If you are interested in naturally dyed, unspun wool roving, silk and other protein fibers as well as art batts, rolags and fiber arts, this is the place to be.
For nearly 14 years I have been fascinated by what nature provides for the creative realm. The idea to dye with natural dye substances was inspired by my close connection to our local Waldorf (Steiner) school. Influenced by German naturalist, biologist and poet, Wolfgang von Goethe,and deeply steeped into the seasonal cycles, this school system provides an indepth understanding of how colours are created and how they effect us on every level of our being.
Unlike synthetic colours, which are mono-chromatic, natural dyes create a variety of colours in each dye bath, and our imagination creates the shades that we want (or need) to see. And unlike synthetic colours, each shade goes harmonically with every other shade, never clashing.
Here in British Columbia, Canada's Pacific Northwest, we are blessed by mild temperatures year-round which allows me to grow some of the dyes in my own garden. We are equally blessed by the proximity of some good sheep breeders. Fairy Tale Wool sources its wool mostly from Saltspring Island, the biggest Western Canadian Gulf Island. There is a long tradition of excellence in the quality of wool and the variety of breeds. Maria Horback at Wet Woolies Farmis my main provider, augmented by Margret Thomson's herd of Cotswold sheep at Windrush Farm. and Brenda and Bill Hamilton's Alpaca farm in Nelson, BC. The latest addition to the team is Mohair wool from Cole's Farm in the Cowachin Valley on Vancouver Island as well as from Cedar Grove Ranch in Southern Oregon, and local alpaca from Roberts Creek, BC.
My deepest gratitude goes to Dorothea Fischer in Germany who has been my greatest inspiration and teacher. Her ongoing research into natural dye substances is outstanding, and thanks to her you are now able to enjoy over 30 different shades of dyed wool!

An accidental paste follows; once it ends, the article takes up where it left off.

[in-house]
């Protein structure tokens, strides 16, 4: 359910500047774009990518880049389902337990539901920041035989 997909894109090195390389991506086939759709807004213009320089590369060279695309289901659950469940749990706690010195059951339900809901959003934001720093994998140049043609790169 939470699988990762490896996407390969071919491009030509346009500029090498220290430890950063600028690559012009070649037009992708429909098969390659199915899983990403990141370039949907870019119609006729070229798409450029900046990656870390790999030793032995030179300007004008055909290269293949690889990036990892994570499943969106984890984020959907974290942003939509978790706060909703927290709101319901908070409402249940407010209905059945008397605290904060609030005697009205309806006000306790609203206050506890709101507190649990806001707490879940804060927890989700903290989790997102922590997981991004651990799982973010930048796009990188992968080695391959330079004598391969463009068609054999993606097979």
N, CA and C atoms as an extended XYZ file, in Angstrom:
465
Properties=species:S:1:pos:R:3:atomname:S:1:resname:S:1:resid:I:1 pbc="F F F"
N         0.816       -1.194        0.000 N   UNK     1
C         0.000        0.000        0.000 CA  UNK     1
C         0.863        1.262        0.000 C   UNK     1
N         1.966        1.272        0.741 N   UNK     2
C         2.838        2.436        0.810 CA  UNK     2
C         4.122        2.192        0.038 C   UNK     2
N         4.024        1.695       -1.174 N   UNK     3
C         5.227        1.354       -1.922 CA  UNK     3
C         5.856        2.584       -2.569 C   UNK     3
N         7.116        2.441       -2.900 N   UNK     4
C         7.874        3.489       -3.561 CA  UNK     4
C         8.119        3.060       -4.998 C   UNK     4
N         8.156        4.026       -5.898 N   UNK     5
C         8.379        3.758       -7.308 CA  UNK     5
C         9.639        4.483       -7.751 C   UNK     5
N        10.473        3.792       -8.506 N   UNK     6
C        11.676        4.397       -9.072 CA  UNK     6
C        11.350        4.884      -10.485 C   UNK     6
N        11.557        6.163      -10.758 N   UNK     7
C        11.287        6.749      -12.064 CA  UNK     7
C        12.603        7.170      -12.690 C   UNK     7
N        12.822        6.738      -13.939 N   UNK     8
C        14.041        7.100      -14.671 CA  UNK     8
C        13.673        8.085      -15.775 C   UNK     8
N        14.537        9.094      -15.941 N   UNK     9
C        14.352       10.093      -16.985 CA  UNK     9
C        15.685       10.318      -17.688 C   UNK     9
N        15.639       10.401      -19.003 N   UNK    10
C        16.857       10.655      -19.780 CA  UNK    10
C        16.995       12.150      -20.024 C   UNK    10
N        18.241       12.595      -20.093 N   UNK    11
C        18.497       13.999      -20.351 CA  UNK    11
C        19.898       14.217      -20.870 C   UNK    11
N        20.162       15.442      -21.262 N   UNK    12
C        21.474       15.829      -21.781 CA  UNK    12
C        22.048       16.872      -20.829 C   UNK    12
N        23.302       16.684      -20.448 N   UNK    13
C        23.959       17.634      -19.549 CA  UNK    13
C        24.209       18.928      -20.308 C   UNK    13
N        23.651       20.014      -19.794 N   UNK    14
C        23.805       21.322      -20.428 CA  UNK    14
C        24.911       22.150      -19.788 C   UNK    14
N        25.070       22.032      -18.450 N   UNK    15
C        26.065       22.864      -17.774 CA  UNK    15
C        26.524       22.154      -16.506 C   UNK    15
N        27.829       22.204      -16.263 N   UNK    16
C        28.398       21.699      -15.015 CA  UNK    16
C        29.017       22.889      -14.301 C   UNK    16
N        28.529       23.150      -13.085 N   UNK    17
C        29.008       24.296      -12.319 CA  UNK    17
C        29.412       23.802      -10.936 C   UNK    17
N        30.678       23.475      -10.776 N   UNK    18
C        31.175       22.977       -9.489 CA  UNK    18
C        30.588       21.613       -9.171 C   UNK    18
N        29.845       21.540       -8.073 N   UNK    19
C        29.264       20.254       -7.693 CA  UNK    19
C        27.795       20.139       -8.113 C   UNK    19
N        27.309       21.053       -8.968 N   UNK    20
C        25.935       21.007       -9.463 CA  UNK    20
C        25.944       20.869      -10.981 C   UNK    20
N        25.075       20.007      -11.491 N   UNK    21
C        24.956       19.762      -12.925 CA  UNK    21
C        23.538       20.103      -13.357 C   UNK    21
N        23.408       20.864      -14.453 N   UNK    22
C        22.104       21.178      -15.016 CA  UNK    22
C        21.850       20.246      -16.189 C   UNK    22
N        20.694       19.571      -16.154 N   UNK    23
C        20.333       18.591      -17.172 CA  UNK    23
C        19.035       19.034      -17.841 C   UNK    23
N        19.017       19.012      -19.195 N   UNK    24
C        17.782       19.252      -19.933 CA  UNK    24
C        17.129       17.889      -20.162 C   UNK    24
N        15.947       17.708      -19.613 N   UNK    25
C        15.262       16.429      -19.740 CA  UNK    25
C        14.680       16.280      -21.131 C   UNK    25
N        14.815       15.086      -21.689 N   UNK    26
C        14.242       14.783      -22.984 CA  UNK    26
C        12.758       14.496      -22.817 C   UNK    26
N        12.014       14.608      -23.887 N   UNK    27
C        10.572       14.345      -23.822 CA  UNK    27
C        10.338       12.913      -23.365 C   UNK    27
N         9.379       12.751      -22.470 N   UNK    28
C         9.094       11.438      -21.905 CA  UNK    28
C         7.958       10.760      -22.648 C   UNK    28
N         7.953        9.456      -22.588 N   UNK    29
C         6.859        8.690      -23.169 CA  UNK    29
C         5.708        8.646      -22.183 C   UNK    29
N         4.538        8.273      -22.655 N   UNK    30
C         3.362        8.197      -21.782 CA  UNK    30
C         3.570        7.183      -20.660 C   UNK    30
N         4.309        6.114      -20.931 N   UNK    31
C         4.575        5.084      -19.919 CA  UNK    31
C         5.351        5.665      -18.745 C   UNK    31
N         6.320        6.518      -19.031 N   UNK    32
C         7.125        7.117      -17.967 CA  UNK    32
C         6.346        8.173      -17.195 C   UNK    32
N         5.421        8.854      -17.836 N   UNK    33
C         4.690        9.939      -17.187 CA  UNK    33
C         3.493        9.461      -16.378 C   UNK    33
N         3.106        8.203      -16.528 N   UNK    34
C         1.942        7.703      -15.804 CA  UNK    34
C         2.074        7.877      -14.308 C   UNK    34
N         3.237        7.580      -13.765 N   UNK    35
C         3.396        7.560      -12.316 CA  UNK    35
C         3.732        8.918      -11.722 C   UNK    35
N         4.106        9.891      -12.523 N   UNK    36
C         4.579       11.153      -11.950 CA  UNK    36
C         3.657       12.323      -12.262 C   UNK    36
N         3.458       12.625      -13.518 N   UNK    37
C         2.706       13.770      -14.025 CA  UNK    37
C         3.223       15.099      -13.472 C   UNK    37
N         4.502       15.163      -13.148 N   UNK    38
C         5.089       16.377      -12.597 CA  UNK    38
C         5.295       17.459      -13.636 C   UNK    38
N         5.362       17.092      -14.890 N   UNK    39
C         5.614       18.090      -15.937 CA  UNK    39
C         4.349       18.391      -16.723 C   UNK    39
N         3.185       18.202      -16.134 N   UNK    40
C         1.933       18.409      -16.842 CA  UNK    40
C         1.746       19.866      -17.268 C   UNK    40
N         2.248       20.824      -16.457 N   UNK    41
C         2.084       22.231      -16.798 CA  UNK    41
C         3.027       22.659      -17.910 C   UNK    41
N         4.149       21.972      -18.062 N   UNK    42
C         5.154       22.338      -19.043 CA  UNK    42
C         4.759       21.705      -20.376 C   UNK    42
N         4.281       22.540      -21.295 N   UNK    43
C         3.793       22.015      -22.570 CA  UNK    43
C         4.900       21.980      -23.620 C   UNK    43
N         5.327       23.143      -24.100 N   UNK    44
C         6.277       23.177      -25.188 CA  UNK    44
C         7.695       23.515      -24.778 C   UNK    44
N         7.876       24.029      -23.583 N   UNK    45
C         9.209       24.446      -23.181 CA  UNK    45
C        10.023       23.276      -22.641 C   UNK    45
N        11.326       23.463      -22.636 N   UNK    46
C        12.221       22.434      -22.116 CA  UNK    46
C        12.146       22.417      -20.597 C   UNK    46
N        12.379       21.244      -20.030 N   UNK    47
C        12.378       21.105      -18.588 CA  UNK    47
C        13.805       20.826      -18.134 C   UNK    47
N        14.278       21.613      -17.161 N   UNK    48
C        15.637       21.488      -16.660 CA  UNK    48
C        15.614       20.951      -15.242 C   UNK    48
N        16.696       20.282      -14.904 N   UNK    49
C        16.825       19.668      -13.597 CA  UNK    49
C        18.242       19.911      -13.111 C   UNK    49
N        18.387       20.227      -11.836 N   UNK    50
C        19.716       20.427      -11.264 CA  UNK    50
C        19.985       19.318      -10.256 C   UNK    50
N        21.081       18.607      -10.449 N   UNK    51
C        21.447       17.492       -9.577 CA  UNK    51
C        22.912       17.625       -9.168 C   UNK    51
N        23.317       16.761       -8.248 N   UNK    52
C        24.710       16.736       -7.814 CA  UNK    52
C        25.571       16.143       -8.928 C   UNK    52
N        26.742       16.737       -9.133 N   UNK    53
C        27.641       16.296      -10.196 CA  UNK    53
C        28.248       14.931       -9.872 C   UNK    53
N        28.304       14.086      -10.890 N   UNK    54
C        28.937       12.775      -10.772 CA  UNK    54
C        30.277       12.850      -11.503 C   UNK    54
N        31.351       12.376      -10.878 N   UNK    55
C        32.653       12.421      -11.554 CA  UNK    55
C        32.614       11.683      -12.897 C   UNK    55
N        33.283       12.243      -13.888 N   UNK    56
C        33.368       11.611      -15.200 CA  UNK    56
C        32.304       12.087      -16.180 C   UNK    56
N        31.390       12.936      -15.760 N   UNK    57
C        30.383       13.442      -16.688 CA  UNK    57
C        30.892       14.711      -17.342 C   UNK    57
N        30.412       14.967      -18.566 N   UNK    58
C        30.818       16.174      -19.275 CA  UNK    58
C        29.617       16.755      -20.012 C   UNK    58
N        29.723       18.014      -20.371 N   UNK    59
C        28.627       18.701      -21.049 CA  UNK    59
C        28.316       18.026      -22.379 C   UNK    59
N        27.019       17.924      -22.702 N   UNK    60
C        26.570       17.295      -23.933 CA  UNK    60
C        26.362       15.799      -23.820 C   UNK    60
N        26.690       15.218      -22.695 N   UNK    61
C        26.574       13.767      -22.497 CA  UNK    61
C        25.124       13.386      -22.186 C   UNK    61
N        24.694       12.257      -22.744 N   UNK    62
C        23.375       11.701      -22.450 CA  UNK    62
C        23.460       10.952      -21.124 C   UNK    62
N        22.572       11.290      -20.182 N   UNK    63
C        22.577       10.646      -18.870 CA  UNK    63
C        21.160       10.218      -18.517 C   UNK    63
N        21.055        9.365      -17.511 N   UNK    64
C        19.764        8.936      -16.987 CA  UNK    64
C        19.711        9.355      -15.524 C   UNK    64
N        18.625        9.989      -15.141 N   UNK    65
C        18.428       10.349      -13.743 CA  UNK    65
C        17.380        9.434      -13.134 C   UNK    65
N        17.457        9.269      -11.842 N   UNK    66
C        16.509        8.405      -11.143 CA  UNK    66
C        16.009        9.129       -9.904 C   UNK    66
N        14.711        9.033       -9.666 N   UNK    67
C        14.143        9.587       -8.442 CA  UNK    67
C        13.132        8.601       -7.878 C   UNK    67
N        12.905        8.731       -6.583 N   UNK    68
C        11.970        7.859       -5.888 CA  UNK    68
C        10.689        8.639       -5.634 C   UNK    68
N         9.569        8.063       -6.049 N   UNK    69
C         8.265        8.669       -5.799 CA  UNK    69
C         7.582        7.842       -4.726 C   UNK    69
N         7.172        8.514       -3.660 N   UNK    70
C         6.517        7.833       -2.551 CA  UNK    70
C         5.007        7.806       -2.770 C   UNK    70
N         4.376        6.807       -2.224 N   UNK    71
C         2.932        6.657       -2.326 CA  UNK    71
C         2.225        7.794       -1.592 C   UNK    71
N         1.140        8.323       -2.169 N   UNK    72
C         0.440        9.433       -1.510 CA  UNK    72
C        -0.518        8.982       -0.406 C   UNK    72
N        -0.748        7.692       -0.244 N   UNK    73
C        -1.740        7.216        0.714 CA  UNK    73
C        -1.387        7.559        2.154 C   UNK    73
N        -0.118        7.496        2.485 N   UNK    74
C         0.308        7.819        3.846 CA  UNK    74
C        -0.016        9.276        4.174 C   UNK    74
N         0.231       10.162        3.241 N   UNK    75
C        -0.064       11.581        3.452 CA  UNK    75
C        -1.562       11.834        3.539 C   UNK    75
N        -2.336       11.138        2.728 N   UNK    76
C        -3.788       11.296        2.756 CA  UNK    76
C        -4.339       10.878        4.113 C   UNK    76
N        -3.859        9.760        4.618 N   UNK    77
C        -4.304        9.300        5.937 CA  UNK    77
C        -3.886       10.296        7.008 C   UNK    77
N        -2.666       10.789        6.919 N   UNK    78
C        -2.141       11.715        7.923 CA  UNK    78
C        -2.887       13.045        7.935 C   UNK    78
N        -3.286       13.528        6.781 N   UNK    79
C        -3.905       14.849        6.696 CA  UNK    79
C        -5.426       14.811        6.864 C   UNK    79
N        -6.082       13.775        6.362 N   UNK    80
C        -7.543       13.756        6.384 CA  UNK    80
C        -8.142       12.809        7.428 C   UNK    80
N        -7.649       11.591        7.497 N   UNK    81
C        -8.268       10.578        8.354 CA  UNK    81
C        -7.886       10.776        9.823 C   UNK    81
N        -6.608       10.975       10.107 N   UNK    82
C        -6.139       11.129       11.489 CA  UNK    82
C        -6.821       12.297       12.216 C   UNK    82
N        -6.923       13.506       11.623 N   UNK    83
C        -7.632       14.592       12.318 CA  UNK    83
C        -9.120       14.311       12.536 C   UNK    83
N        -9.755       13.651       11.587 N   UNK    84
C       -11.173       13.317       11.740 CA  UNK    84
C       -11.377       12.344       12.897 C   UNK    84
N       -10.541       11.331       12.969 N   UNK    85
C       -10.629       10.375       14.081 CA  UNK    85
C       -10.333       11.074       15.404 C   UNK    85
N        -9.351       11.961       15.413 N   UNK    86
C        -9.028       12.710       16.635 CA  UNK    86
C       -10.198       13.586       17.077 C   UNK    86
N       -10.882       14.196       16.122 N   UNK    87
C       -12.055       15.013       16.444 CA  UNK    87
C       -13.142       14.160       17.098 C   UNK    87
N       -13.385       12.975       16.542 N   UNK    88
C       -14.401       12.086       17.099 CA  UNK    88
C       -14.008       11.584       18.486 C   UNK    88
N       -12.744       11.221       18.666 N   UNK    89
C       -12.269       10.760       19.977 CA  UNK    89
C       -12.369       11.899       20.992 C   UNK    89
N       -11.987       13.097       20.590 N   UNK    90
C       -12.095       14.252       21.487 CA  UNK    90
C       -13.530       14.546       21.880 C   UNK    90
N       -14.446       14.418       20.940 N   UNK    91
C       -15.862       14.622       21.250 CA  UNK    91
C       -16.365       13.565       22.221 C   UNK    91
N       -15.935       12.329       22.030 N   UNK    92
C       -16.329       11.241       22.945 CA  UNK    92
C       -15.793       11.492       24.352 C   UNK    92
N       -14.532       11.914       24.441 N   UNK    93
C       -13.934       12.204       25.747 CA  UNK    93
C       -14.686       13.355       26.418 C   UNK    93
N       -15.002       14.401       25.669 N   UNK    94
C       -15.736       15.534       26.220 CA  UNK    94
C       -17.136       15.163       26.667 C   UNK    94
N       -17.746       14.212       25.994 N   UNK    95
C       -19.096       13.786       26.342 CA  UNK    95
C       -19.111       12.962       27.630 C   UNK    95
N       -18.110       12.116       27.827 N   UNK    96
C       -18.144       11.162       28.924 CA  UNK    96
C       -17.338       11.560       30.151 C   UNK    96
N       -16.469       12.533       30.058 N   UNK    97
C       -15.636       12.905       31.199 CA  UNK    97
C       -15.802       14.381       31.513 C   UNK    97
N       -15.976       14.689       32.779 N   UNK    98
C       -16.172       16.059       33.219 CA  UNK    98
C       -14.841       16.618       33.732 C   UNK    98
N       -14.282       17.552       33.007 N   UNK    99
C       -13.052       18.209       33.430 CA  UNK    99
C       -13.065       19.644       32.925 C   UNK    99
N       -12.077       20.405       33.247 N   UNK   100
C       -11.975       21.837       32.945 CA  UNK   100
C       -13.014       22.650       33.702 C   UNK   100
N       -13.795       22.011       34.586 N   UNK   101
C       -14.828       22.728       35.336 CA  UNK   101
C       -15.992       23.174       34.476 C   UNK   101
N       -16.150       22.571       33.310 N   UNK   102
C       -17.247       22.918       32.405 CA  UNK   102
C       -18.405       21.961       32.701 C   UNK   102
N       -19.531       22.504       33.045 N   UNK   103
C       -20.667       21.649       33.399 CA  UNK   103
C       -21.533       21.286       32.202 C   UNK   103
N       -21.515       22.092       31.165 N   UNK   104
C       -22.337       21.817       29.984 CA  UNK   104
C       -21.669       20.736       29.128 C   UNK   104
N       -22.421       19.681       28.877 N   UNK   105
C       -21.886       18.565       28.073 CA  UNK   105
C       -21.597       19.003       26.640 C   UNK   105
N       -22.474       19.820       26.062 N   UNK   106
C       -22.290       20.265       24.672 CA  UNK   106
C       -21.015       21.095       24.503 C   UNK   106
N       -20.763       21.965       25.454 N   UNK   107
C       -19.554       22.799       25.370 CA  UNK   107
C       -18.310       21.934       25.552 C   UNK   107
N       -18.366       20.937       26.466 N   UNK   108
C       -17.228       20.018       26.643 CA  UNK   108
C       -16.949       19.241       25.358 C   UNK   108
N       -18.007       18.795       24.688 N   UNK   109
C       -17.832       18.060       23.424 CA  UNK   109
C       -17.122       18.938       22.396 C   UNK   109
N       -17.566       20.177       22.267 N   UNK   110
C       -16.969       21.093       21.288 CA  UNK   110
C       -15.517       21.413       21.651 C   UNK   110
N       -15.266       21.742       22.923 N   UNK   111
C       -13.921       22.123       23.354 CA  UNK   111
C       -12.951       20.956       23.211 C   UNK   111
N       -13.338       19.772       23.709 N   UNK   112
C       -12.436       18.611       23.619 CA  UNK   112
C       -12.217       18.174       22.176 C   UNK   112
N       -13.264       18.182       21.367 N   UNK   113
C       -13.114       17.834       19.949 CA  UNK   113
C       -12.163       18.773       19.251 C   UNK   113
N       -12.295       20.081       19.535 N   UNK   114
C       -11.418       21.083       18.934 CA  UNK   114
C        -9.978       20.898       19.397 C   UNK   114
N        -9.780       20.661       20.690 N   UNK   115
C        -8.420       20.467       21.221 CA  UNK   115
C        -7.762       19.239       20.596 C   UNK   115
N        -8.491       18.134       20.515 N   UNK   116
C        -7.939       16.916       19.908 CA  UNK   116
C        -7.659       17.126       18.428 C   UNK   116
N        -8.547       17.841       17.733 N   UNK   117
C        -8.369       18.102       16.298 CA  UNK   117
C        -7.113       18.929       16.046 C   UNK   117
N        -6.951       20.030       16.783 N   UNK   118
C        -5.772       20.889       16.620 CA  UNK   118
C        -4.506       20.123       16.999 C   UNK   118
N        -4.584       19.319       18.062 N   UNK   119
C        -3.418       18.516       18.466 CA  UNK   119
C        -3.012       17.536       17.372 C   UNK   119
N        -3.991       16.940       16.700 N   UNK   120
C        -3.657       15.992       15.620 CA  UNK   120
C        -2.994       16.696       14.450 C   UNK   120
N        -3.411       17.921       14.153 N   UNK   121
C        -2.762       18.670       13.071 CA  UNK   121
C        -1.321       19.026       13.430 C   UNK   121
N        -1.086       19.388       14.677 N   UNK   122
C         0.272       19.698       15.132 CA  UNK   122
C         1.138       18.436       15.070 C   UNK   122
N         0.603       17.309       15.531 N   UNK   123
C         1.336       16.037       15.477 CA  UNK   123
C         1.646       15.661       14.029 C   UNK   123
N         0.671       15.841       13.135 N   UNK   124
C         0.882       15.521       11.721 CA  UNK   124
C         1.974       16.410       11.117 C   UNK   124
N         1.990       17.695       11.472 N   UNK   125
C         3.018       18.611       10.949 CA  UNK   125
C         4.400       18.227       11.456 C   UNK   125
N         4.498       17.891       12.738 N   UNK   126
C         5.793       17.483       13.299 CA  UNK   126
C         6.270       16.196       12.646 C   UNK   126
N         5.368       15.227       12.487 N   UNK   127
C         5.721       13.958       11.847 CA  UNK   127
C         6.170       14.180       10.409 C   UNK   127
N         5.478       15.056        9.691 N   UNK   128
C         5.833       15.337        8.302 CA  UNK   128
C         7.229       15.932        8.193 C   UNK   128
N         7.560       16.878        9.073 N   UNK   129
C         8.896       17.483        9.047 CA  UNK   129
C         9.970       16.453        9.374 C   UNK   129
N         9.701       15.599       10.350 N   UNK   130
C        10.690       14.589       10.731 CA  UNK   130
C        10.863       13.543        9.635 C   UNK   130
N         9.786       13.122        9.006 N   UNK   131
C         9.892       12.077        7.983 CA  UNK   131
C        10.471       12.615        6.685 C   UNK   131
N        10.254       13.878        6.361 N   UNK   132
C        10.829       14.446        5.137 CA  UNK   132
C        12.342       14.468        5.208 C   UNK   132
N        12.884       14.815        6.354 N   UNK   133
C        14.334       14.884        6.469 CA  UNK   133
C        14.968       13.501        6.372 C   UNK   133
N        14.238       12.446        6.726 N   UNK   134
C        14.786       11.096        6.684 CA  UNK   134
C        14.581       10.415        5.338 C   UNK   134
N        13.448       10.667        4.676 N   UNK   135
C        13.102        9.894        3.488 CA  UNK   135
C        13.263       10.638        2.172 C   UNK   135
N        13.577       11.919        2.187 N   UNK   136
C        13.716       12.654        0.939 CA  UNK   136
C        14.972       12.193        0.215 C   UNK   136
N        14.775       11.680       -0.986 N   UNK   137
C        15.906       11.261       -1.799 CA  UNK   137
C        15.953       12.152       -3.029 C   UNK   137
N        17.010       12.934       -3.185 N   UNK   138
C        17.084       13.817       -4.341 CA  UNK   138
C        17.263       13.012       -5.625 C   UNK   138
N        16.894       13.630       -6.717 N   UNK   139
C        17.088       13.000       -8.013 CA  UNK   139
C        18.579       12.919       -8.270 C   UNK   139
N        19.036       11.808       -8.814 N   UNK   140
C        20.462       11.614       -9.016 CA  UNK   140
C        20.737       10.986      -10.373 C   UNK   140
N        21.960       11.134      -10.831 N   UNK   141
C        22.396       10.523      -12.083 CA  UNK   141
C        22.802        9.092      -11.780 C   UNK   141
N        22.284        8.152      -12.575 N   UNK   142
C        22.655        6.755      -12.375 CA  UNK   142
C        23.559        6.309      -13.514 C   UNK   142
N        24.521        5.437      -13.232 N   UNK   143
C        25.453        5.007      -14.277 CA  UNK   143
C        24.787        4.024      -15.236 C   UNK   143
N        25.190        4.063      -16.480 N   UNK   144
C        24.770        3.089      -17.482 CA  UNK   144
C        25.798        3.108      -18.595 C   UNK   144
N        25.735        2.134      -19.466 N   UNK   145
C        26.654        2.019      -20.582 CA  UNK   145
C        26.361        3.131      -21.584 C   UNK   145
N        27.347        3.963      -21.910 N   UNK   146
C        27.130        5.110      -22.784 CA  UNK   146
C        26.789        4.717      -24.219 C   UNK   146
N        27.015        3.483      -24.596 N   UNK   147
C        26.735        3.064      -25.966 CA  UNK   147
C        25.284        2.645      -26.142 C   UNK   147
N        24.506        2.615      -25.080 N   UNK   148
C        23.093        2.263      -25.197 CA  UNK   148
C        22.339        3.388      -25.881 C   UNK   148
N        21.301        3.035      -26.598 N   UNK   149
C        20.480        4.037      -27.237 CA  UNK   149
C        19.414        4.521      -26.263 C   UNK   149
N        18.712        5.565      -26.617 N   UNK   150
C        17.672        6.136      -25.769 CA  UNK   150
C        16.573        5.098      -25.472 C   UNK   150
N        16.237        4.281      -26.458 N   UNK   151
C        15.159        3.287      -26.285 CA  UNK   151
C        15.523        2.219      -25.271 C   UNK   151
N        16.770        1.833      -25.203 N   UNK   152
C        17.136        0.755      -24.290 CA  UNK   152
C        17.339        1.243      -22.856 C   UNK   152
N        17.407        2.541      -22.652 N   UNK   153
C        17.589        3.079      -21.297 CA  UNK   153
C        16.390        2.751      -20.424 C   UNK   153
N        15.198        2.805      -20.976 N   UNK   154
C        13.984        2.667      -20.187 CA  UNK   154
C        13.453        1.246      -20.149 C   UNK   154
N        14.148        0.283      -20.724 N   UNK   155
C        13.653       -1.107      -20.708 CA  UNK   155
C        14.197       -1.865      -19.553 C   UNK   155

Make sure to visit the 'Natural Dyeing' page to check out my Natural Dye Recipe of the Week!
I've previously never used iron for mordanting or dyeing as I found that the fibres suffered too much and got brittle. A new (to me) recipe, though, prevents the damage of using iron by adding a lot of cream of tartar to the mordant which in turn allows me to produce a true black on wool (see picture below). Therefore black will be available as a shade for all my wool products, effective immediately.
All-naturally dyed multi-coloured and/ or speckled one-of-a-kind yarns are now available as custom orders for a minimum of 300 grams on a base of your choice. Please get in touch through the 'Contact Us' page for details and prices. Another round of Phatfiber contributions went out, celebrating the box's 10th anniversary with the theme 'Winter Wonderland'. My contribution is a lock spinning set called 'A Winter Walk', a mix of naturally white Arizona Rambouillet roving, Gotland locks and naturally dyed Cotswold locks (see picture below, left) These are surprise boxes, supporting and promoting small fiber businesses, an ingenious way for fiber enthusiast to receive samples of beautiful and sometimes one-of-a-kind rolags, art batts, skeins, stitch markers, patterns, buttons, kits and even lovely goodies such as tea, bath crystals, candy, etc.! Take a look at my contributions in the Etsy shop, marked with 'Phatfiber'.
Due to technical problems at the mill, the alpaca yarn base that I had been waiting for turned out quite differently than anticipated. It's a DK yarn with a thick-and-thin texture which is beautifully soft but sturdy. The alpaca fiber came from a farm not more than 10 kilometres away which makes me extremely happy. And first dye experiments turned out very satisfying (as you can see in the picture below on the right). So if you're looking for a more lively texture, you can be looking forward to more one-of-a-kind naturally dyed colourways.